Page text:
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"It's so curious:  one can resist tears and 'behave' very well in the hardest hours of grief.  But then someone makes you a friendly sign behind a window, or one notices that a flower that was in bud only yesterday has suddenly blossomed, or a letter slips from a drawer... and everything collapses. "



I'm not feeling well. My head and my stomach hurt each morning and throughout the day. Tears well up for no apparently reason and suddenly I feel like I'm freezing even though it's sunny and warm outside. I feel like I need a nap even though I took a three hour one in the afternoon. I can't concentrate on work or people or even the steps it takes to wash my hair in the shower. Did I brush my teeth this morning? I don't know. I think I"m hungry but then I can't eat, except for chocolate. Lots of chocolate. Maybe that's why my belly hurts.

I'm trying, fairly successfully, to let myself be okay with just floating along, trying not to try to be anything or anyone in particular right now.  After all, my dad just died. I seem to take a bit of perverse pleasure in telling people that, suddenly and without set-up. Not "passed away", but died. "My dad died."  The suddenness of hearing that seems to make people take a couple of steps back and I guess that must be what I want. Sure I have my roles: sister, daughter, mother, friend, coworker, but I'm not worrying about playing these roles with any enthusiasm or intention. I feel like the two and a half year old version of me looks in this photo.

People have been incredibly kind with words and gestures. I've received emails, cards, flowers and of course blog comments.  At the memorial service when people came up to me to say something kind or sympathetic which usually ended with "how are you doing?" I had my stock line that I repeated to everyone, "I've been better".  But I really just want to be left alone.

I feel very alone. The untethered feeling is rather odd, because I'm not any more alone than I was before my father died two weeks ago. I live here in California. I separated myself emotionally, financially and physically from my parents many years ago and many times. I'm surprised by the loss I feel and the sense of vulnerability.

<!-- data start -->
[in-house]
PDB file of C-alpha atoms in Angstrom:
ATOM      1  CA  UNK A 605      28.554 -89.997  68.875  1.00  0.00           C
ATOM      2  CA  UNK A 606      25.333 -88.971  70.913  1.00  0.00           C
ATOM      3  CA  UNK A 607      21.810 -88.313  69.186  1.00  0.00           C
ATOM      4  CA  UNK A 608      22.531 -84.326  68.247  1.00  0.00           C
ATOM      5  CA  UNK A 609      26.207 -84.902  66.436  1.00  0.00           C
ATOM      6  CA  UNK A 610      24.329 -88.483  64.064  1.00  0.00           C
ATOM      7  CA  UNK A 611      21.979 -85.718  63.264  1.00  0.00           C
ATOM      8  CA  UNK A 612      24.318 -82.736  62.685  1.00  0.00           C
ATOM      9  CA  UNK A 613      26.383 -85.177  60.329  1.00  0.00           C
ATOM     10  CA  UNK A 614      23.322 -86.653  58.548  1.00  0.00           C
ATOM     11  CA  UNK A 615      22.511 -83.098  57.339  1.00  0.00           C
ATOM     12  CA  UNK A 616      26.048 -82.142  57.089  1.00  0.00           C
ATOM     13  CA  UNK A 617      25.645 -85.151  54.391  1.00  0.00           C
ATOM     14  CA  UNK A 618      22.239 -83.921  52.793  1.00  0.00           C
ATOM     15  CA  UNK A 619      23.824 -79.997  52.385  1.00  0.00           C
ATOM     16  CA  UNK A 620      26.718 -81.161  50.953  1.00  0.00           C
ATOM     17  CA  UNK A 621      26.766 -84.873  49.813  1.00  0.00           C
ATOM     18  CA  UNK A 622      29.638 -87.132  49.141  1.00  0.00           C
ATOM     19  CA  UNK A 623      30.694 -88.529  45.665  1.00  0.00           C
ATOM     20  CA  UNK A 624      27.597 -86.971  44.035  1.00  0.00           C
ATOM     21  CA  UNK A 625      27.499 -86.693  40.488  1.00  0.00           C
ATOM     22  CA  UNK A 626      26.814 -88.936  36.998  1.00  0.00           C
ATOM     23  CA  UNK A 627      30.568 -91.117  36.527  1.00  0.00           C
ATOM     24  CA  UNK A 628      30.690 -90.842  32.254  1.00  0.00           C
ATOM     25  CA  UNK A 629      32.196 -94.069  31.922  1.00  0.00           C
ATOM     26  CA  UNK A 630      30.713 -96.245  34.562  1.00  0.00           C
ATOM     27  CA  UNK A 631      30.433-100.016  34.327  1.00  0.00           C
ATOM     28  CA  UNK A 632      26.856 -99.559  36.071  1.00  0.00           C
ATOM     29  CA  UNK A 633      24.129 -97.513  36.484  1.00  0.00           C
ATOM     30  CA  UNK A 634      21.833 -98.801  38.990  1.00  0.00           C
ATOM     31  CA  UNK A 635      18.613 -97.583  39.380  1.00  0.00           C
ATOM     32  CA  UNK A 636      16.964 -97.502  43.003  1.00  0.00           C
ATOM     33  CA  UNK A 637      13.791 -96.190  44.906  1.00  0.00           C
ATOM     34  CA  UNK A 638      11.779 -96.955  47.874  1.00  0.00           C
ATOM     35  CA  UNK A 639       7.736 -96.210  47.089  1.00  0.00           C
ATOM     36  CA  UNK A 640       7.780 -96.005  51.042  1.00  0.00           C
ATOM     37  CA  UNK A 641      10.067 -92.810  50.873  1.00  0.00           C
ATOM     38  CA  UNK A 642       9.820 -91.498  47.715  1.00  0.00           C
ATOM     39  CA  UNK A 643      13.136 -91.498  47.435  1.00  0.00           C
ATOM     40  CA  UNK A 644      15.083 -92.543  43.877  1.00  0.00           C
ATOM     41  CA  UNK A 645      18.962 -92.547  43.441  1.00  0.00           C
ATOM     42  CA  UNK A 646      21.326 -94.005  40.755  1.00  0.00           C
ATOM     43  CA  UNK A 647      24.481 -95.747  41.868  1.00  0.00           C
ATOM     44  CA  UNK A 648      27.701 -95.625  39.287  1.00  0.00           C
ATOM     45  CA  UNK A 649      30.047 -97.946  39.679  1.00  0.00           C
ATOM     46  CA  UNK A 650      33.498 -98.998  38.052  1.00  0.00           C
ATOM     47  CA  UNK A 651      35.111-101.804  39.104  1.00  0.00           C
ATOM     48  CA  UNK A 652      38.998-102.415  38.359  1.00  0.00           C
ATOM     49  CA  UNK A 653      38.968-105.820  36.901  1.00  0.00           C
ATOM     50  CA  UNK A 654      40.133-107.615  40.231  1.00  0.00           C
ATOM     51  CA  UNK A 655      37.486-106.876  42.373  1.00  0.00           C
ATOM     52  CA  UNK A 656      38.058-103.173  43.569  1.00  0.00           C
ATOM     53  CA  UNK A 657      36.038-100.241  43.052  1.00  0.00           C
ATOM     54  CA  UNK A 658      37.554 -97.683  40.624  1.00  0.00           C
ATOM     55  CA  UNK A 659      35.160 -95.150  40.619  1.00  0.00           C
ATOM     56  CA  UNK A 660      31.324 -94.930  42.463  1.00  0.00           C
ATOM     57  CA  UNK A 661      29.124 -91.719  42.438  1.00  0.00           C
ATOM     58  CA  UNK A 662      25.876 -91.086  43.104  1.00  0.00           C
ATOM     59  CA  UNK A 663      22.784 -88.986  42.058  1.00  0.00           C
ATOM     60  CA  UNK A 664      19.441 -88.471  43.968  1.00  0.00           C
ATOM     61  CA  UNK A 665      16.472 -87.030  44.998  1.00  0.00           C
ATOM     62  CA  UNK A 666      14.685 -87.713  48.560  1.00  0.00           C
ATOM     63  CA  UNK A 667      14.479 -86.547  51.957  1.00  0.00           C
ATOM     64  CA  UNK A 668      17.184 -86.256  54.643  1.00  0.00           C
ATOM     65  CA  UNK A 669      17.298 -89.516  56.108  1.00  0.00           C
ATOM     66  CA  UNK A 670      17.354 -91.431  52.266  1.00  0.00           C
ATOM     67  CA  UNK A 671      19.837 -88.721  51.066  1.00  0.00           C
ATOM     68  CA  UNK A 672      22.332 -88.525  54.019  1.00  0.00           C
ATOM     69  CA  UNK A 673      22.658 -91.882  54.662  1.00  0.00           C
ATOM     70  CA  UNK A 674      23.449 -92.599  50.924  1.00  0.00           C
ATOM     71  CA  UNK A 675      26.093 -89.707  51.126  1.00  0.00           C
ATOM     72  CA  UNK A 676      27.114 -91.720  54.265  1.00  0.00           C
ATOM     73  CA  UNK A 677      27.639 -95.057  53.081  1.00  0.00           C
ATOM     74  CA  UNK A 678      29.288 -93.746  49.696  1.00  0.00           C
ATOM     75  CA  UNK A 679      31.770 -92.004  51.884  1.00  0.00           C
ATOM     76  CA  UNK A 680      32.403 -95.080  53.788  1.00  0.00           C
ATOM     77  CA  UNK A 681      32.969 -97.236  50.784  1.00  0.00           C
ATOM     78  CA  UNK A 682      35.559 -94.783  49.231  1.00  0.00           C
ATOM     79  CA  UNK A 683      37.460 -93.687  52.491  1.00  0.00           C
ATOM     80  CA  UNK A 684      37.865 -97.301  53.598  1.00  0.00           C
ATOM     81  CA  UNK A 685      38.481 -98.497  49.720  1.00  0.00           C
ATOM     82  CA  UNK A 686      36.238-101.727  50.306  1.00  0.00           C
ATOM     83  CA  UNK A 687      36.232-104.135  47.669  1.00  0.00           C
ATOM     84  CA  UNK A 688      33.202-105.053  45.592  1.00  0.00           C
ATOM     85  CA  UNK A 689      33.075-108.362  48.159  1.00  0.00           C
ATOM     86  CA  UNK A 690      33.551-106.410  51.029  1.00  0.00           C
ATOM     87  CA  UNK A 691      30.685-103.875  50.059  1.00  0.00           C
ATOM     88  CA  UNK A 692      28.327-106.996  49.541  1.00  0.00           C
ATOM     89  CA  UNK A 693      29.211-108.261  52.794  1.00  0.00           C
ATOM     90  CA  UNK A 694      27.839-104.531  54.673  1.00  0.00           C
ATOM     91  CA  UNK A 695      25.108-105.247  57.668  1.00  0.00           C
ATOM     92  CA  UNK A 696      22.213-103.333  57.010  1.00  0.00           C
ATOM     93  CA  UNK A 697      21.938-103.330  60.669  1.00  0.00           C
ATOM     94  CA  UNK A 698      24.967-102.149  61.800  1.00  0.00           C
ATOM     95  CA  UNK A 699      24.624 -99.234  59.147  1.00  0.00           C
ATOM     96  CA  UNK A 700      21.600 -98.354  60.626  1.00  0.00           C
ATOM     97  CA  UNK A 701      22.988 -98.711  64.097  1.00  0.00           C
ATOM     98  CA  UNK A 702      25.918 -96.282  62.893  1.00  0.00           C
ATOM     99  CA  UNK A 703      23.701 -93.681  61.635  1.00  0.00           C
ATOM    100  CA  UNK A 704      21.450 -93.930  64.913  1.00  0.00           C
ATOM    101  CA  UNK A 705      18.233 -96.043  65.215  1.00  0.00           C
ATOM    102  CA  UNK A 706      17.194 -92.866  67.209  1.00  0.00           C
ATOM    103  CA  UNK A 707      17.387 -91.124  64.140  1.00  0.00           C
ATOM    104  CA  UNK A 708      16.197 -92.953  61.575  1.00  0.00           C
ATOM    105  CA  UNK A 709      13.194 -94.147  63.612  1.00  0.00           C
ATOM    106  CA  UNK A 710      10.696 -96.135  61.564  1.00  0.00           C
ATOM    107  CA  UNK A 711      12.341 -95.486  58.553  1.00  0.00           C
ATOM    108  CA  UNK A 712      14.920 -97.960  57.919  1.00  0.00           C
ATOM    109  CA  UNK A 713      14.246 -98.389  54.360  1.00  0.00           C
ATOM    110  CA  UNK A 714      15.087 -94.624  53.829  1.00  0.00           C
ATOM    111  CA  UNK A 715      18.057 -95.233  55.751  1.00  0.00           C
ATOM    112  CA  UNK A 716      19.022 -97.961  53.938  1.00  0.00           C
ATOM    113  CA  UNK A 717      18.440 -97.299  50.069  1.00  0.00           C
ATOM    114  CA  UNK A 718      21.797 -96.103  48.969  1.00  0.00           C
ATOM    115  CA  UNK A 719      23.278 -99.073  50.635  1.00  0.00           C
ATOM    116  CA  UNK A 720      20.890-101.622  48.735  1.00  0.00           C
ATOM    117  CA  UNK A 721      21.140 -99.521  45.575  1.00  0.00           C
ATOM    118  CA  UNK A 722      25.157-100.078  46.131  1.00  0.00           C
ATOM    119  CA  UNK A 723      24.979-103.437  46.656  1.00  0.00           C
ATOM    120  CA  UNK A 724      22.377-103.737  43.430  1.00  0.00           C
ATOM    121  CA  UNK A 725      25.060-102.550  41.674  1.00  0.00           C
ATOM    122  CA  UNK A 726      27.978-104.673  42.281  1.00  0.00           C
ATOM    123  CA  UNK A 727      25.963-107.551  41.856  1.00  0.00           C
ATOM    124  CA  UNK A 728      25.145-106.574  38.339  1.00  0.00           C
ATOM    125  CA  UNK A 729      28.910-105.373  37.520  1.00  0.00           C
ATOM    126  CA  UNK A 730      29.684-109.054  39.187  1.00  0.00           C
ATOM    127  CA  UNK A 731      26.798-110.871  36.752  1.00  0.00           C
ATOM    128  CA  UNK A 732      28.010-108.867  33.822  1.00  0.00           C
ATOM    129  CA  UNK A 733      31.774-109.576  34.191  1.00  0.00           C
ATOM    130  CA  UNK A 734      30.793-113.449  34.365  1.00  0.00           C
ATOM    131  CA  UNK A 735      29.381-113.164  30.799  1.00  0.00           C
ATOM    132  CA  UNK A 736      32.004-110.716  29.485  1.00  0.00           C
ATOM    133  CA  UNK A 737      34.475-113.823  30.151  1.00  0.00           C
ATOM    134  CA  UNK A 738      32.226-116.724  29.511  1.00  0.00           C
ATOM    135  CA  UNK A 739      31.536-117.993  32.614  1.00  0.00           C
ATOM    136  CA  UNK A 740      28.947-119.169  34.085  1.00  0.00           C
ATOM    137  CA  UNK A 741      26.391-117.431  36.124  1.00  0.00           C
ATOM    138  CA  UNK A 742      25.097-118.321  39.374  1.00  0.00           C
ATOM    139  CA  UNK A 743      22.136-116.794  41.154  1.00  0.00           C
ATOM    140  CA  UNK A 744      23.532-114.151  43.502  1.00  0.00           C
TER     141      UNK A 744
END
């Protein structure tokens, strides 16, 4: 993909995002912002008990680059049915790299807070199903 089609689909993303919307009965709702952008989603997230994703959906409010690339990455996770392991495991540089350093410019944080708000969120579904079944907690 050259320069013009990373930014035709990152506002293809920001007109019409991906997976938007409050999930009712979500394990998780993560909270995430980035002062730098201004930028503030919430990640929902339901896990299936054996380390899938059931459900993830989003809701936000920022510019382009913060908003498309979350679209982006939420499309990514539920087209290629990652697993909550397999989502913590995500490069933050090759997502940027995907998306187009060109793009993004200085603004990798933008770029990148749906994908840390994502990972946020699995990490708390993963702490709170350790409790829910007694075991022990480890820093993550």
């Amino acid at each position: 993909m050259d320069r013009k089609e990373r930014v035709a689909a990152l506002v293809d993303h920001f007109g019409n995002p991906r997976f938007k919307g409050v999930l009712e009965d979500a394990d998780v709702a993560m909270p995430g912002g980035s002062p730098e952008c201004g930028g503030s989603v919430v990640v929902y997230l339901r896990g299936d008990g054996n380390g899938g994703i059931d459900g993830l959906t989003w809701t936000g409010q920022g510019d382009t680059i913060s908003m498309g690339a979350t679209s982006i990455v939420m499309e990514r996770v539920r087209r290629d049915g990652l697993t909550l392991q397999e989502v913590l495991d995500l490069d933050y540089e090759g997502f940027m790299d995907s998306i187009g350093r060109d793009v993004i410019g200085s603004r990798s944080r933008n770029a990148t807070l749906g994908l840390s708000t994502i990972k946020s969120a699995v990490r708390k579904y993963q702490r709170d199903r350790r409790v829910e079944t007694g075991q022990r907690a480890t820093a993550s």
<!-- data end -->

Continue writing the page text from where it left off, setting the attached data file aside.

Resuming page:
My father was not a protector, nor was he much of a provider. I did not find shelter, comfort or safety in him as a child. Why would his death leave me feeling like a scared and orphaned infant?

I grew up too fast. I did not have a happy childhood. I learned many lessons from my upbringing that I'm grateful for and I've spent many hours with friends, professionals and wise teachers finding ways to be a happier grown-up, to not repeat generational patterns and to break free of many of my survivor coping skills.

I used to live almost entirely in my head, thinking my way into relationships and protecting my heart with words and impressive deeds. If I'm smarter, funnier, more productive, more impressive, more valuable to you, will you see the wounded little heart so deeply buried in my chest and love me?

I've allowed myself to be more vulnerable, more childlike, more open in the past 15 years than I allowed myself to be in my first 30 years. It takes courage to let in pain, to feel helpless, to release the reins of control and to experience the profound and true letting go that comes with opening yourself up to loss. Ironically, being more open, more focused on heart than on head, and allowing myself to feel loss and sadness has brought me the love and happiness I always wanted and thought I had to earn.

When I thought about the death of my parent's recently (they are in their 80s) I thought that, given all the work that I had done over the years grieving for my childhood, their actual deaths would not hit me so hard. After all, I'd already mourned, separated and grown up, the emotional work that I needed to do there had been done already, right? What would there be to mourn?  

For a time last week back in Minneapolis I thought my sadness was more about my father's life than his death, but I'm finding that perhaps there's more to it than feeling sorry for the sweet, tender hearted and vulnerable man my father was. It appears that I still have some "growing down" to do.

But first I want to find another warm sweater and perhaps take another nap.

Originally posted on patty.vox.com